William J.A. Bailey wasn’t a doctor, even though he claimed to be. He was a Harvard dropout who got rich quick after developing Radithor, a toxic solution of radium dissolved in water. He was a fraud who was repeatedly in trouble with the law and profited off numerous short-lived business start-ups.
The FDA shut down Bailey’s business, but Bailey had already done his damage. The amount of people who perished from Radithor is unknown, but he sold approximately 400,000 bottles of the tonic – 1,400 of which Byers himself purchased.
Byers Probably Took Radithor To Help His Performance In The Bedroom
The quick story is that Byers fell on a train, hurt his arm, took Radithor, and thought it made him better so he kept taking it. There is, though, perhaps another reason Byers was so enthusiastic about Radithor, to the point where he reportedly even gave cases of the stuff to his girlfriends and his race horses.
Byers had a reputation as a ladies’ man. At Yale, his nickname was “Foxy Grandpa.” His fall on the train reportedly injured not only his arm, but also his game. Byers complained of a sort of “run-down feeling” that affected his athletic and sexual performance. That’s when Byers discovered a product on the market that claimed to solve all of these issues. The sexually reparative nature of Radithor was only rumored, but it is unsurprising that a man entering his 50s with a reputation for being popular with women would seek out anything to help him maintain his “Foxy Grandpa” status.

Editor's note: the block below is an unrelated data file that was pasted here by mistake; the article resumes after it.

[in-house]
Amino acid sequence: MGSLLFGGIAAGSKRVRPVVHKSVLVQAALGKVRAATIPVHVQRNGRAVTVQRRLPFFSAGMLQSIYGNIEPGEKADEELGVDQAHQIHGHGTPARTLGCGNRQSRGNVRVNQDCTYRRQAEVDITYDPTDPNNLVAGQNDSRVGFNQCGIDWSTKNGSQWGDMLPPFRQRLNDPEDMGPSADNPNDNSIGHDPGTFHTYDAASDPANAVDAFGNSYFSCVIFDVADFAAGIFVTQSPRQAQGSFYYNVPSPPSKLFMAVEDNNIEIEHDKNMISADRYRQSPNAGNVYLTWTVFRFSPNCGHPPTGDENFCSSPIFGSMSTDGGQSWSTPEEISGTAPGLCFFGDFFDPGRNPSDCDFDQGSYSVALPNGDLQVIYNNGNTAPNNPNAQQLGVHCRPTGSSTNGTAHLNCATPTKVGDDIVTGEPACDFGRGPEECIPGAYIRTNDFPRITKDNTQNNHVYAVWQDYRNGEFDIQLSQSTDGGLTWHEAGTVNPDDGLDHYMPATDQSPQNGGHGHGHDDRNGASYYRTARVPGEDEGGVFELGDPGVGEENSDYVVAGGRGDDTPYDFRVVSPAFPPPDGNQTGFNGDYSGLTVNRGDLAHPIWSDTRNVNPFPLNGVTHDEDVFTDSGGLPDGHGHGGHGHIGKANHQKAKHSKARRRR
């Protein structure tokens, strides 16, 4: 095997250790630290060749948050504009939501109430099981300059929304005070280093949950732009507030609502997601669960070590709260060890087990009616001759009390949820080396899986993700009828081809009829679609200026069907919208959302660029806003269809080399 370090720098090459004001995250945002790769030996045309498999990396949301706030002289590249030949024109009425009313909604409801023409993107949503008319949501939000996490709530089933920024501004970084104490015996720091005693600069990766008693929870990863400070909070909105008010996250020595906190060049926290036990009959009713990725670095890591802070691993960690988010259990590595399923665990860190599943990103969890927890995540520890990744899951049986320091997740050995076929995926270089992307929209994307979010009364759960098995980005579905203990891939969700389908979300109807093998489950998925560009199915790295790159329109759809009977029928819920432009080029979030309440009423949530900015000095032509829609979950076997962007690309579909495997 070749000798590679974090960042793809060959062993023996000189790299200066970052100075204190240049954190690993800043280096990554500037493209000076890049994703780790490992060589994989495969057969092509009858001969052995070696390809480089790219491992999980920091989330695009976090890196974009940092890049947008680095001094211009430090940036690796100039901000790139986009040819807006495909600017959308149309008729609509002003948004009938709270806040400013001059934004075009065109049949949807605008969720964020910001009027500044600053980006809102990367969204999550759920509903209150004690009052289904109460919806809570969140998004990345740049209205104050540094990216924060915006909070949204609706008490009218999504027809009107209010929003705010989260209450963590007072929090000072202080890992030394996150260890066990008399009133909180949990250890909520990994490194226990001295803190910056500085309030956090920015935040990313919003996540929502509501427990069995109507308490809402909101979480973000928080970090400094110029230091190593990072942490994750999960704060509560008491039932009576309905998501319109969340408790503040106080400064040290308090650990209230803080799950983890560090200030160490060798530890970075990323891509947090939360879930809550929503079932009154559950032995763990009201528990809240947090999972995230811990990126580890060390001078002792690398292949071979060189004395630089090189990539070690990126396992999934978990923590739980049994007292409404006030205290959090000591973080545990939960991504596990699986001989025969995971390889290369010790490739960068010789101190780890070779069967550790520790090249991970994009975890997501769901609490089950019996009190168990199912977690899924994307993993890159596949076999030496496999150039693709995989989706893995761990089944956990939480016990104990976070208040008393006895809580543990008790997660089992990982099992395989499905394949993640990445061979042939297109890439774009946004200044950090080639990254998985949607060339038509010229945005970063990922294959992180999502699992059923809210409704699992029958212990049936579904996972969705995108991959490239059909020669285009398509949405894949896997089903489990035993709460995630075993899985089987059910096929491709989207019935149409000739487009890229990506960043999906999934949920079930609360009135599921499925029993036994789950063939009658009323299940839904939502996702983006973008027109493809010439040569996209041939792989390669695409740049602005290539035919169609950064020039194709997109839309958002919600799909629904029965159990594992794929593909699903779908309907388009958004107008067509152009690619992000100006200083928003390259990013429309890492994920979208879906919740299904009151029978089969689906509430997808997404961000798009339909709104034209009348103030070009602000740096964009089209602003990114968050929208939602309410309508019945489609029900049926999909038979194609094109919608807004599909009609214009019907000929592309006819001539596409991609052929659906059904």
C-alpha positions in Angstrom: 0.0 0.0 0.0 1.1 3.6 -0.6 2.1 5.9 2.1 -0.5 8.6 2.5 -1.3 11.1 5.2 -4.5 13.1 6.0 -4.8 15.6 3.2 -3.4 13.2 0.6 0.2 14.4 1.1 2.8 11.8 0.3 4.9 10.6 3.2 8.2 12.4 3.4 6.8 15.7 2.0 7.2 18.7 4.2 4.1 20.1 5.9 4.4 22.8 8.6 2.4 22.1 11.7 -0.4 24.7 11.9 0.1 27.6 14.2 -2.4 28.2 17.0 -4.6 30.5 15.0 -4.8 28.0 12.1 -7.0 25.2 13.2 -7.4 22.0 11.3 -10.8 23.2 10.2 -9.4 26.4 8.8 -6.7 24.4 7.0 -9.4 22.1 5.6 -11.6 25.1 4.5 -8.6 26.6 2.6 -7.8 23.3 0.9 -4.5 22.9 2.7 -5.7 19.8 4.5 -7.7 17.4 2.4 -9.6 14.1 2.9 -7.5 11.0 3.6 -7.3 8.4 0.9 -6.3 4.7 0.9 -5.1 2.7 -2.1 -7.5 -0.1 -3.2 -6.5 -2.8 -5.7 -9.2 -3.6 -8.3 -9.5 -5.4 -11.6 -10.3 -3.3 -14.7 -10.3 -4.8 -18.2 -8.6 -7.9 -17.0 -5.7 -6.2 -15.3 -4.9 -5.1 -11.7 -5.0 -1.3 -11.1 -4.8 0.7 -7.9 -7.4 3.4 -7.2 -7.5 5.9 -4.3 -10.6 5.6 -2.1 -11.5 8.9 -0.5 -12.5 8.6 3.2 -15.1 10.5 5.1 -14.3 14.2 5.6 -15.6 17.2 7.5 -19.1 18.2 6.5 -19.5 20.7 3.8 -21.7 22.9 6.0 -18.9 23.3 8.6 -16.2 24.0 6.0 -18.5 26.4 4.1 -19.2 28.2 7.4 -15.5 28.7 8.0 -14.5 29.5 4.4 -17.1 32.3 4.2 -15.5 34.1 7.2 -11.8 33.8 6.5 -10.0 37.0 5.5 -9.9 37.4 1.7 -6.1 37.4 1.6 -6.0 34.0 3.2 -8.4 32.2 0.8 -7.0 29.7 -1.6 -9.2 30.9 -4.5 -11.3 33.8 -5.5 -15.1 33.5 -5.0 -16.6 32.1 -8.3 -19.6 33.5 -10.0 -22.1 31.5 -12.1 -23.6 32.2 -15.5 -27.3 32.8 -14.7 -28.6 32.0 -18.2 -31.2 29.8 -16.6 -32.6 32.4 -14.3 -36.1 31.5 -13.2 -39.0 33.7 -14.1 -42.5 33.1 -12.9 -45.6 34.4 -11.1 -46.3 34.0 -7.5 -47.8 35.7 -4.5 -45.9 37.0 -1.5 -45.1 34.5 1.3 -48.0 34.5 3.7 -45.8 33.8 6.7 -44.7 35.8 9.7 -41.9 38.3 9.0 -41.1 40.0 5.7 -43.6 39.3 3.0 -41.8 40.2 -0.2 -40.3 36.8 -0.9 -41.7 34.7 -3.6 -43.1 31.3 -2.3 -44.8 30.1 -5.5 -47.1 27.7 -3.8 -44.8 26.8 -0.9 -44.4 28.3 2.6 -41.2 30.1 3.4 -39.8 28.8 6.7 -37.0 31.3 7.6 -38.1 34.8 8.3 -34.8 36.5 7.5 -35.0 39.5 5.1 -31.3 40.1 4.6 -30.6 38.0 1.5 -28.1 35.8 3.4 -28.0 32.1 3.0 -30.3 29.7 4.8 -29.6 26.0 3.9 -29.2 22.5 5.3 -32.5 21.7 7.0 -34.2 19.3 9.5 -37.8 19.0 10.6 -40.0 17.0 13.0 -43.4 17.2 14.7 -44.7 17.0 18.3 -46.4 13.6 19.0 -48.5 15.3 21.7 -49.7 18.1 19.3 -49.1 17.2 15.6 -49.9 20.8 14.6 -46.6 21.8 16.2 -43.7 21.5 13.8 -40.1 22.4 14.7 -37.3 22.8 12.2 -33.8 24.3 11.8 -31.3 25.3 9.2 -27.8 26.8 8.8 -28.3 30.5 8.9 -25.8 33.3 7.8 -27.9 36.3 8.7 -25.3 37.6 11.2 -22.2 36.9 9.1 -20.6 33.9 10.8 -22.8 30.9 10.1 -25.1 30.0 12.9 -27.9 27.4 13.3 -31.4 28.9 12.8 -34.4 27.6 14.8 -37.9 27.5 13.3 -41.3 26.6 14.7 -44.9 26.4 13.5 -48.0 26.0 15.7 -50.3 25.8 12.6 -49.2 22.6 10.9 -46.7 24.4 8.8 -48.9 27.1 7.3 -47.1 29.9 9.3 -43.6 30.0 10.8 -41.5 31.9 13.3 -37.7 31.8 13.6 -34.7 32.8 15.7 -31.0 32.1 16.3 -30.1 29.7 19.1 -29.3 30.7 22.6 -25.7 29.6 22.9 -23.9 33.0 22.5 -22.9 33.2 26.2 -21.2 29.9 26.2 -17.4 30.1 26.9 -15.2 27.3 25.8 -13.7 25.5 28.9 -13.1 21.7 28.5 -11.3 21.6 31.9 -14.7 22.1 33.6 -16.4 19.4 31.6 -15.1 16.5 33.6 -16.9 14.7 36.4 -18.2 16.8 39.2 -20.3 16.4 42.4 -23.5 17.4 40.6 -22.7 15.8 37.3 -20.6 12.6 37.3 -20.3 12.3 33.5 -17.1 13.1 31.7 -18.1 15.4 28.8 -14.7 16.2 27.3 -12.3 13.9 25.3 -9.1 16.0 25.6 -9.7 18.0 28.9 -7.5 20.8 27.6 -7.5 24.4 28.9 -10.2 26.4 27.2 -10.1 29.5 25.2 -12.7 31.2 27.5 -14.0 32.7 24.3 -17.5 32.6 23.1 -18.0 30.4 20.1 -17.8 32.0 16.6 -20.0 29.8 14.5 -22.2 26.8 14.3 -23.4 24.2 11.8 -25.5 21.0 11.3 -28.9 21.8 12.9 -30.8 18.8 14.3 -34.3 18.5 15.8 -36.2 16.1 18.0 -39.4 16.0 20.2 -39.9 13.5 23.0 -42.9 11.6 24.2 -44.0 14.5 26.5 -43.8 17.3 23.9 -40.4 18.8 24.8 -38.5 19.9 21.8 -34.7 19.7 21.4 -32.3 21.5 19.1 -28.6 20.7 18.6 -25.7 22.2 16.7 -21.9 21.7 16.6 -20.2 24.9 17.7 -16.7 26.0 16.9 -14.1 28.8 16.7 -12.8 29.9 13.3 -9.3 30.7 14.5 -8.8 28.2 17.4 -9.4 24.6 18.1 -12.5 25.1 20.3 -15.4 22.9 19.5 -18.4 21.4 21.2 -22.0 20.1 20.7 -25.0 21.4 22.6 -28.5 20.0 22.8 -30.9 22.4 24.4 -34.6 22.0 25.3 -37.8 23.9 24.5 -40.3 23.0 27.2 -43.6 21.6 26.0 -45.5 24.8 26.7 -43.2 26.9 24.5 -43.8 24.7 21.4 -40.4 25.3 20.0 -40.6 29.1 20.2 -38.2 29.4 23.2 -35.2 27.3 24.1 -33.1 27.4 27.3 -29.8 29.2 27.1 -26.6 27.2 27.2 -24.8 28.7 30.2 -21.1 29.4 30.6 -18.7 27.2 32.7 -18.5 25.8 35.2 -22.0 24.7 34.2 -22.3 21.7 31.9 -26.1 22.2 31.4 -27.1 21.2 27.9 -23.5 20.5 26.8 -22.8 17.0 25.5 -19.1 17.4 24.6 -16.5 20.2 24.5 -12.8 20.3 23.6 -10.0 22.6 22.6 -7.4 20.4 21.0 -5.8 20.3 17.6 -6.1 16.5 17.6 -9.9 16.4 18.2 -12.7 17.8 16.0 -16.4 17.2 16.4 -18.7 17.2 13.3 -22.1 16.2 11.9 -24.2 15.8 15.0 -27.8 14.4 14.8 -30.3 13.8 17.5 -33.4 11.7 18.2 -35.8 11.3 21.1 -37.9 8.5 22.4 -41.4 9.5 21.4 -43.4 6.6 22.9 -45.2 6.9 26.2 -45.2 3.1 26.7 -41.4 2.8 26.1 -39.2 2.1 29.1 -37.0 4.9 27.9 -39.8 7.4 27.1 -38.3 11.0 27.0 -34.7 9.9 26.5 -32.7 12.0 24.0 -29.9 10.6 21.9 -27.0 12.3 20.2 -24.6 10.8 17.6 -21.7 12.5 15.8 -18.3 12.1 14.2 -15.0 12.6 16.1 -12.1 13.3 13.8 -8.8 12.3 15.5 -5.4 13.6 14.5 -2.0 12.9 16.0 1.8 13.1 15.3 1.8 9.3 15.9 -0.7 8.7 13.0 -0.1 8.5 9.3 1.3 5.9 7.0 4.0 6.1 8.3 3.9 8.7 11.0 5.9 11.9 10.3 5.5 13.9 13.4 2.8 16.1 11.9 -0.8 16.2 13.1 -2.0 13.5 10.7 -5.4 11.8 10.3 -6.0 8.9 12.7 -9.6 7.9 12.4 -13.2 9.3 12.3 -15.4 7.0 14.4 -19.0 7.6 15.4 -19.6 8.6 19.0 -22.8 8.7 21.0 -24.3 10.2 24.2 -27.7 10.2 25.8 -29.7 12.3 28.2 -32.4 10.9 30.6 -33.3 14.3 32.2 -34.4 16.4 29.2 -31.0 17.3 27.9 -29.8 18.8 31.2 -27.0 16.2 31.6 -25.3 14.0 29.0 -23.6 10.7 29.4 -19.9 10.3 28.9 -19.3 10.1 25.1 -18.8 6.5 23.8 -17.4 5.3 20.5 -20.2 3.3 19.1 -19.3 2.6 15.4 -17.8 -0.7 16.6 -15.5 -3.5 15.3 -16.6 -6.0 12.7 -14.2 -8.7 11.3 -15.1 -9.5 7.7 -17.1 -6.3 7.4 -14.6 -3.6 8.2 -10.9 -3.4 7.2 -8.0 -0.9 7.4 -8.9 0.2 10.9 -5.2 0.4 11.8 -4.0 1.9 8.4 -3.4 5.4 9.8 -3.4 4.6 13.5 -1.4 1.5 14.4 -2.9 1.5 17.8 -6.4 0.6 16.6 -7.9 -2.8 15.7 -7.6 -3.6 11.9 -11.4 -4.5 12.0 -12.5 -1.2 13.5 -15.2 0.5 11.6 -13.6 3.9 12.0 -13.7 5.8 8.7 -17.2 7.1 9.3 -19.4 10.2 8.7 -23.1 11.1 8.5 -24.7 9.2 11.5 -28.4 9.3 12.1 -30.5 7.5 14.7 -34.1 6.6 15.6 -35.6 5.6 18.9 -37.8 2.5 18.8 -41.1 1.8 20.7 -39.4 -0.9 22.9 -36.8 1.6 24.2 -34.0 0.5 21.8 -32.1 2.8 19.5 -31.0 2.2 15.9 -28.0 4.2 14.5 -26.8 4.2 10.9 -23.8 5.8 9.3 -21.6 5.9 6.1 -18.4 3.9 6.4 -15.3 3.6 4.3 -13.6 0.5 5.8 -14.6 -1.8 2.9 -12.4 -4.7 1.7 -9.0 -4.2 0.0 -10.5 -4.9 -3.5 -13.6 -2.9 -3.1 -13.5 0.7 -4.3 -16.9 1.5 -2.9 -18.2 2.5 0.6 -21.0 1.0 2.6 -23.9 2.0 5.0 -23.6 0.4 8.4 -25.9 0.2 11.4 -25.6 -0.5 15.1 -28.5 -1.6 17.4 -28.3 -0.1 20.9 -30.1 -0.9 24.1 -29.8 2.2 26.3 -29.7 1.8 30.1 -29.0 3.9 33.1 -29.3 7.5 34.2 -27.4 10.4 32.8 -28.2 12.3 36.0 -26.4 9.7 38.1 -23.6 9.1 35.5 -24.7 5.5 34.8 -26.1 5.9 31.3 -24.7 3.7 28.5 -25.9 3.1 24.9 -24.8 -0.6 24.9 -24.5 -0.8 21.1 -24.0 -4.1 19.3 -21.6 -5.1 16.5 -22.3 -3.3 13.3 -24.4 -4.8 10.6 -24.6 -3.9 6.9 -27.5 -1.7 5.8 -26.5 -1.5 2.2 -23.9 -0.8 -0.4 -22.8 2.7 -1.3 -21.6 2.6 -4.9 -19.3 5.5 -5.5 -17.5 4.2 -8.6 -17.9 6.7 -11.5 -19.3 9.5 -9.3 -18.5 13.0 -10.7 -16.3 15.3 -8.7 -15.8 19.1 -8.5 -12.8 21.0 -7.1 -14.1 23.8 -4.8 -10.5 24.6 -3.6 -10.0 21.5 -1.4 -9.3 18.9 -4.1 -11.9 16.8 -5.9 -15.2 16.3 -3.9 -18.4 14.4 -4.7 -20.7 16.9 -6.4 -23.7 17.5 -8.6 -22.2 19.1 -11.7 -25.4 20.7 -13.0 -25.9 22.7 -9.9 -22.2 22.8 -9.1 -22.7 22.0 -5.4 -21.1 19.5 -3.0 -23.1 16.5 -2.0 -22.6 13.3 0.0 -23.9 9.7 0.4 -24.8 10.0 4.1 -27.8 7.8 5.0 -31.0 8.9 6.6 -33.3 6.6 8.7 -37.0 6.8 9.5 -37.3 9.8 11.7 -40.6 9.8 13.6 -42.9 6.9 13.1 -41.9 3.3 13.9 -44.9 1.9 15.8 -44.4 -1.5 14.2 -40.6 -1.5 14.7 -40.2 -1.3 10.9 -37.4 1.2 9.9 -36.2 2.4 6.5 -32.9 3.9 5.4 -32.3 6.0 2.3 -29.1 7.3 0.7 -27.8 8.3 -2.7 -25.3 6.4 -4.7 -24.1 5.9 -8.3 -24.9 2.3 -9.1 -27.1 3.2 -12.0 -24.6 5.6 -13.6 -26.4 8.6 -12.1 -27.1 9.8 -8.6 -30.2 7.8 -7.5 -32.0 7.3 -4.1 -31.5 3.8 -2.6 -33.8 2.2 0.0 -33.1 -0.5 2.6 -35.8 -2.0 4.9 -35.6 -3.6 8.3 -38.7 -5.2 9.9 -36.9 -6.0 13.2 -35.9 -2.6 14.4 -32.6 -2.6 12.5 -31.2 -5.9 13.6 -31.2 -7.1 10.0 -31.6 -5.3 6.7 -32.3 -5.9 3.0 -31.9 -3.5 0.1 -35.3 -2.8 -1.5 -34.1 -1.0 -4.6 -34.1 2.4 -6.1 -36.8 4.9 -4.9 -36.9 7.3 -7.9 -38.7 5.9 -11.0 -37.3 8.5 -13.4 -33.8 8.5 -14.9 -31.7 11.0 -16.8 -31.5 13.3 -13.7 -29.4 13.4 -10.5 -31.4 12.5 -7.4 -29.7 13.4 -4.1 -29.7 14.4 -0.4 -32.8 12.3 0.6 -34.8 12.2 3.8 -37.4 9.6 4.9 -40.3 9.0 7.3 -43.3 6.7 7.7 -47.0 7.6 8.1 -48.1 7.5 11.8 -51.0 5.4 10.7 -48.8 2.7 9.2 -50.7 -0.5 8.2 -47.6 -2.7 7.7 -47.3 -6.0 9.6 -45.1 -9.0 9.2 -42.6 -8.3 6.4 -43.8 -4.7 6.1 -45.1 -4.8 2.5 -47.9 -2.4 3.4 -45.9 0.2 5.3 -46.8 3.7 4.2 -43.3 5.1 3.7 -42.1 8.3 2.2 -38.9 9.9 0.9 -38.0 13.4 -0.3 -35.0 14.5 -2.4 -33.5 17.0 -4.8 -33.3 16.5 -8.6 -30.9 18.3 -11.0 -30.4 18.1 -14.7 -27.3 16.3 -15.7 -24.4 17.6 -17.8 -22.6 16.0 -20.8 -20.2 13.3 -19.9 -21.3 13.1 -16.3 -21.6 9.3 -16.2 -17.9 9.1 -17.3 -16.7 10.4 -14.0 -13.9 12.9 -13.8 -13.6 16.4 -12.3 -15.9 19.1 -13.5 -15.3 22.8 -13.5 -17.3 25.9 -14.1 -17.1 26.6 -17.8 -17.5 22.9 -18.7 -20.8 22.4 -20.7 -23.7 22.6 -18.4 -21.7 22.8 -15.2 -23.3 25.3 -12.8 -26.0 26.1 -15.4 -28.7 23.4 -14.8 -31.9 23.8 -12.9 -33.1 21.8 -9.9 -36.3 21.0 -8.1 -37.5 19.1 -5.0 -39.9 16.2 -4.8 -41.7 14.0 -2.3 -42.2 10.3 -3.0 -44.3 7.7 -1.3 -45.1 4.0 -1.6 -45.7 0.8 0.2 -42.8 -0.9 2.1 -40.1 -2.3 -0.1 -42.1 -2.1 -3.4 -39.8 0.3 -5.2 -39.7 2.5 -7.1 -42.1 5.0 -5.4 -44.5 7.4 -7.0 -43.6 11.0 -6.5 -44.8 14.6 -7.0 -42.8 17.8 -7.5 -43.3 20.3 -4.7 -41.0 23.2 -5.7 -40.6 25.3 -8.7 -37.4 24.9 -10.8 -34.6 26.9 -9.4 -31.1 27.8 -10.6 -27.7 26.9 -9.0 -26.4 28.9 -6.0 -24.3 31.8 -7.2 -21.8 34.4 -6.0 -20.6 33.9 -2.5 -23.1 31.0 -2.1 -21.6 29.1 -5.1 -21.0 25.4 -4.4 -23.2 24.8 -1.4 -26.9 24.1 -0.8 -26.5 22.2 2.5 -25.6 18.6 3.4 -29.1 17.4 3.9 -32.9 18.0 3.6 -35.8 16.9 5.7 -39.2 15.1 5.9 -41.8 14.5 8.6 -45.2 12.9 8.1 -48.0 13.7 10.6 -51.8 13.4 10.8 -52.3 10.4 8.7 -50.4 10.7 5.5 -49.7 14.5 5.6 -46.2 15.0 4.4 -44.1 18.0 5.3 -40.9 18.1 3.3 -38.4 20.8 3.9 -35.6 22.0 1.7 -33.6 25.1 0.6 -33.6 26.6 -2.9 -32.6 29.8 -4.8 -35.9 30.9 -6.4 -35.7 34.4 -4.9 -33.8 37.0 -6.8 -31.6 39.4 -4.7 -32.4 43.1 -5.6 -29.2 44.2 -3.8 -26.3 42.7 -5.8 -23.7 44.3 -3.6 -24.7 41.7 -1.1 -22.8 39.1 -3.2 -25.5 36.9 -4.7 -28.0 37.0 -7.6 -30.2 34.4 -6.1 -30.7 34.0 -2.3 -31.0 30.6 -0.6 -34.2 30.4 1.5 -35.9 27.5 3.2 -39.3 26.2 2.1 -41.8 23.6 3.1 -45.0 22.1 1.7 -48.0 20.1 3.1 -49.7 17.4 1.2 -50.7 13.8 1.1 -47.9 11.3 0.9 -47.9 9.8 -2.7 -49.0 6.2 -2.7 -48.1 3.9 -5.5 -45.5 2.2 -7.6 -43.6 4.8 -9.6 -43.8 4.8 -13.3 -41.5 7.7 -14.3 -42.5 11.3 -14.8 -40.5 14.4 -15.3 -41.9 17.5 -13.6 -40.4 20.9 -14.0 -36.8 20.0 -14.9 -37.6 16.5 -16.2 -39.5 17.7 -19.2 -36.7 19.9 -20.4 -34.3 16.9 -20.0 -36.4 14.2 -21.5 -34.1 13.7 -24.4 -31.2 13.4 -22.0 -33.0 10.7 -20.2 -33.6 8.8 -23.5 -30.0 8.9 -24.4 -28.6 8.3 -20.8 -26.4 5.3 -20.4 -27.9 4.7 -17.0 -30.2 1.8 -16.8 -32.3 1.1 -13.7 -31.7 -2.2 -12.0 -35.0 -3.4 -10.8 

Byers’s Horrific Death Ended The American Public’s Romance With Radium-Infused Products
The problem with touting radioactivity as curative was that it simply wasn’t true. Luckily, most of these quack elixirs were phony, and contained no radium at all (of course, this was not the case with Radithor). Still, there were myriad products on the market meant to be extremely good for you – there were radium-infused beauty creams, toothpastes, soaps, bars of chocolates – you name it.